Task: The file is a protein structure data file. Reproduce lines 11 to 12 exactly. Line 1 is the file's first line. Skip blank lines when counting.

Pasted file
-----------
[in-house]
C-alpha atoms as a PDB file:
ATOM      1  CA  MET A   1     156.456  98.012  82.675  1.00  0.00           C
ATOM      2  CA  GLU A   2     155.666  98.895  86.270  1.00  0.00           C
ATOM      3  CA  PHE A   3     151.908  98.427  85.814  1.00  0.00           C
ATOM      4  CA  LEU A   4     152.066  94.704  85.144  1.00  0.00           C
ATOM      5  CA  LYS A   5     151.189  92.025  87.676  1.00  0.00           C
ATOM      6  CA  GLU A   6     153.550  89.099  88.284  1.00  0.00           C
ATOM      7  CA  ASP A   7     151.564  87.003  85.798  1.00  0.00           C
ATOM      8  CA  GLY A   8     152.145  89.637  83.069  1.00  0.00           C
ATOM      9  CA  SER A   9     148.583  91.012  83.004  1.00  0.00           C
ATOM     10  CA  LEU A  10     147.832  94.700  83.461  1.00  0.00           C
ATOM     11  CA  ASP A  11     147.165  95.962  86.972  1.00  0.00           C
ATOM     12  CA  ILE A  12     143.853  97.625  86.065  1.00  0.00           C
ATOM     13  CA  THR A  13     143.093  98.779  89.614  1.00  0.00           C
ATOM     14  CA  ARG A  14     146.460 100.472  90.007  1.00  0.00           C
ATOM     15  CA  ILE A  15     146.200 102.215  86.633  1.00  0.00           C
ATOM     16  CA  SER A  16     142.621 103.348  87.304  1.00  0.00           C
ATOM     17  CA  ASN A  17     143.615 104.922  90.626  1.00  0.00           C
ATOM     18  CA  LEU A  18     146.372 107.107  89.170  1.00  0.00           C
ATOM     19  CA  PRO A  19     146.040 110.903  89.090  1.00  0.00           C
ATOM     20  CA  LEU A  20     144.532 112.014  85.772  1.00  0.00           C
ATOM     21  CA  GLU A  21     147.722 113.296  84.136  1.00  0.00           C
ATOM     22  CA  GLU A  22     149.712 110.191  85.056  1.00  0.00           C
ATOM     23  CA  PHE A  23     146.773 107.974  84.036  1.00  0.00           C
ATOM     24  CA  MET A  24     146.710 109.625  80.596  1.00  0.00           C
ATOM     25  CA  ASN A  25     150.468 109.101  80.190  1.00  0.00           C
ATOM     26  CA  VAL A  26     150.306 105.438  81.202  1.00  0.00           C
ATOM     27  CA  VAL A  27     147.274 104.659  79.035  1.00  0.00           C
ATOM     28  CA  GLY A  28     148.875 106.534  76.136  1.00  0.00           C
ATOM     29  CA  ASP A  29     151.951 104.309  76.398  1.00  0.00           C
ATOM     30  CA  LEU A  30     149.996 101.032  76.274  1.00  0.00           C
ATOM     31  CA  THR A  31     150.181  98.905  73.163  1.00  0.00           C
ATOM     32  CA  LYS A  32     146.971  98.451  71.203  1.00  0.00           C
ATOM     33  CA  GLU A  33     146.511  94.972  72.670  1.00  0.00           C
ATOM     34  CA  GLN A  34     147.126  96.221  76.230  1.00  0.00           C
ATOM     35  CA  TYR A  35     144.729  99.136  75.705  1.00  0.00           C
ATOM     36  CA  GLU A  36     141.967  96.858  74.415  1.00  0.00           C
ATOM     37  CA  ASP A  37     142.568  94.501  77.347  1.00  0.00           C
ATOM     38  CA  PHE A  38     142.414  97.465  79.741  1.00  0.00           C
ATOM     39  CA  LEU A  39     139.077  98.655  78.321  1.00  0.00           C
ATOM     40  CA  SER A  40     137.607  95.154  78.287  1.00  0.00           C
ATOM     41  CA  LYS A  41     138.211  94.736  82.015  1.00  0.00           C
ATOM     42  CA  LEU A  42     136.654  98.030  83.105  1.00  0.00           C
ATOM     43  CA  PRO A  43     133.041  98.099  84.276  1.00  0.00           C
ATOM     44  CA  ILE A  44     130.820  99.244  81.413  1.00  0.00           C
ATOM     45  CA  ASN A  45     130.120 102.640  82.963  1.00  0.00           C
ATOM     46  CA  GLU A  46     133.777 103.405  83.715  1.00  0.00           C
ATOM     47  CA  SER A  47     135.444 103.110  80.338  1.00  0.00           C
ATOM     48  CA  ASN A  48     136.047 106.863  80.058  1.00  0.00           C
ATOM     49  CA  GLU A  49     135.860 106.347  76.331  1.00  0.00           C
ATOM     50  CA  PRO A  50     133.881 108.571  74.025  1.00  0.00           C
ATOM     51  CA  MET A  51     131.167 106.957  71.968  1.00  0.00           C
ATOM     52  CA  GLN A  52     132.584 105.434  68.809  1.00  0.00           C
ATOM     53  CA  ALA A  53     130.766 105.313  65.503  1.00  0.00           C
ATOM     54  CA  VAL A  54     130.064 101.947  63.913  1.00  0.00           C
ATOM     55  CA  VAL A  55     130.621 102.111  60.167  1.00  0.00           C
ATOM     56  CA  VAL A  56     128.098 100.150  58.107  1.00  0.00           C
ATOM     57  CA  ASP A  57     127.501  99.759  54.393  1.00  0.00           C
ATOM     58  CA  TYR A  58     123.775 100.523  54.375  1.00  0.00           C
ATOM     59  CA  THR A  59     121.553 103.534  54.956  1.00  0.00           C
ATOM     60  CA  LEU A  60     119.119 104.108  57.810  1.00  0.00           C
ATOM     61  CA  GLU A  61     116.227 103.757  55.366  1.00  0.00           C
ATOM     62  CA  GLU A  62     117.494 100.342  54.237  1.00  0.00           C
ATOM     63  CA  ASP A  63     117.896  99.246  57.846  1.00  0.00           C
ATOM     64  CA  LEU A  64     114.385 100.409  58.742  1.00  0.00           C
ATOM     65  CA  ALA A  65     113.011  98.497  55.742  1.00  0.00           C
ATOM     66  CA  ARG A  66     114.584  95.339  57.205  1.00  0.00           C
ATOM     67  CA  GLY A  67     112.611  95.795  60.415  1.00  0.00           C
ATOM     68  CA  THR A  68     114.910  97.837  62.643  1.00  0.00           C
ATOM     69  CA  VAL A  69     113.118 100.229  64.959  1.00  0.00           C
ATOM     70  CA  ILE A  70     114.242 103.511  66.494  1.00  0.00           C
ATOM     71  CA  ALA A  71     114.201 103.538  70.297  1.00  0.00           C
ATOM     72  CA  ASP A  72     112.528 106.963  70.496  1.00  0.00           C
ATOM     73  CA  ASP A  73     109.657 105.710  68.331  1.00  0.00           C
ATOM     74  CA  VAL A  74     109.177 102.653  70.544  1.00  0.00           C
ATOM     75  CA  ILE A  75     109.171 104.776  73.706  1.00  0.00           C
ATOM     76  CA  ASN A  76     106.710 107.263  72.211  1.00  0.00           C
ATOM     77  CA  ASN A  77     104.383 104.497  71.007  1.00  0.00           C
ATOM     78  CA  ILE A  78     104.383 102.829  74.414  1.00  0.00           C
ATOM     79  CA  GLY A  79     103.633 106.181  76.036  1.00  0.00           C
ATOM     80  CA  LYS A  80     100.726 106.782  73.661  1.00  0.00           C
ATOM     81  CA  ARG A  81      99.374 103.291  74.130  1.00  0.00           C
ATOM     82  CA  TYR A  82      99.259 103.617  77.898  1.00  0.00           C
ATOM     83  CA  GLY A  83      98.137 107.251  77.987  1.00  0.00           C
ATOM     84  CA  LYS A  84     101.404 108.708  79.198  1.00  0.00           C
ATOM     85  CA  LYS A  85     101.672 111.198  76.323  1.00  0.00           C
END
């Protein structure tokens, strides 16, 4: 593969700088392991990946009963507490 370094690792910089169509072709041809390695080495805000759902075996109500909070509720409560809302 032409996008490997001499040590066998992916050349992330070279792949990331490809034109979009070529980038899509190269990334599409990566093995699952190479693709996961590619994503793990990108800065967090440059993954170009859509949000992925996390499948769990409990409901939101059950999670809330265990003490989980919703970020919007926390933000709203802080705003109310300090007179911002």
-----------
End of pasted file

ATOM      9  CA  SER A   9     148.583  91.012  83.004  1.00  0.00           C
ATOM     10  CA  LEU A  10     147.832  94.700  83.461  1.00  0.00           C